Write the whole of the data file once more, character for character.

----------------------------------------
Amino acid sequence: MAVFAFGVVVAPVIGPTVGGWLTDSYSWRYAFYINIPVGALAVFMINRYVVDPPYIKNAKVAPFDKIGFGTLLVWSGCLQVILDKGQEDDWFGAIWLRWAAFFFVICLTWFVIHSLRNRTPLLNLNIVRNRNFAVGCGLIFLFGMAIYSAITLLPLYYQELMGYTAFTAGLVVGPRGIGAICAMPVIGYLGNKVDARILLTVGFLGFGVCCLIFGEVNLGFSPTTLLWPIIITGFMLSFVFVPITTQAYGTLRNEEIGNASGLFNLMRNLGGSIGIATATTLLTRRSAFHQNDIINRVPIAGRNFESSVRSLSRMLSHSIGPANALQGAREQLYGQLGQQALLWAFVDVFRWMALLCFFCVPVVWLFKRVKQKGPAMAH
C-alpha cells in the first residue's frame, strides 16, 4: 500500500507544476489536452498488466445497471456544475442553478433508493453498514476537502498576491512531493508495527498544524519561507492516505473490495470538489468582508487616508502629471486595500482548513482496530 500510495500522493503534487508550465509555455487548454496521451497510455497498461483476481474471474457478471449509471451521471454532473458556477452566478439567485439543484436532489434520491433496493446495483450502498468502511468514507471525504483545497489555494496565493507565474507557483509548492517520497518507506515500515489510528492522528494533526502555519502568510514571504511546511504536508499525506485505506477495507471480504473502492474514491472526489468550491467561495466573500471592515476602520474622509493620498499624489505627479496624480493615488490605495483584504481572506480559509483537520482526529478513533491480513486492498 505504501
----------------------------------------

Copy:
Amino acid sequence: MAVFAFGVVVAPVIGPTVGGWLTDSYSWRYAFYINIPVGALAVFMINRYVVDPPYIKNAKVAPFDKIGFGTLLVWSGCLQVILDKGQEDDWFGAIWLRWAAFFFVICLTWFVIHSLRNRTPLLNLNIVRNRNFAVGCGLIFLFGMAIYSAITLLPLYYQELMGYTAFTAGLVVGPRGIGAICAMPVIGYLGNKVDARILLTVGFLGFGVCCLIFGEVNLGFSPTTLLWPIIITGFMLSFVFVPITTQAYGTLRNEEIGNASGLFNLMRNLGGSIGIATATTLLTRRSAFHQNDIINRVPIAGRNFESSVRSLSRMLSHSIGPANALQGAREQLYGQLGQQALLWAFVDVFRWMALLCFFCVPVVWLFKRVKQKGPAMAH
C-alpha cells in the first residue's frame, strides 16, 4: 500500500507544476489536452498488466445497471456544475442553478433508493453498514476537502498576491512531493508495527498544524519561507492516505473490495470538489468582508487616508502629471486595500482548513482496530 500510495500522493503534487508550465509555455487548454496521451497510455497498461483476481474471474457478471449509471451521471454532473458556477452566478439567485439543484436532489434520491433496493446495483450502498468502511468514507471525504483545497489555494496565493507565474507557483509548492517520497518507506515500515489510528492522528494533526502555519502568510514571504511546511504536508499525506485505506477495507471480504473502492474514491472526489468550491467561495466573500471592515476602520474622509493620498499624489505627479496624480493615488490605495483584504481572506480559509483537520482526529478513533491480513486492498 505504501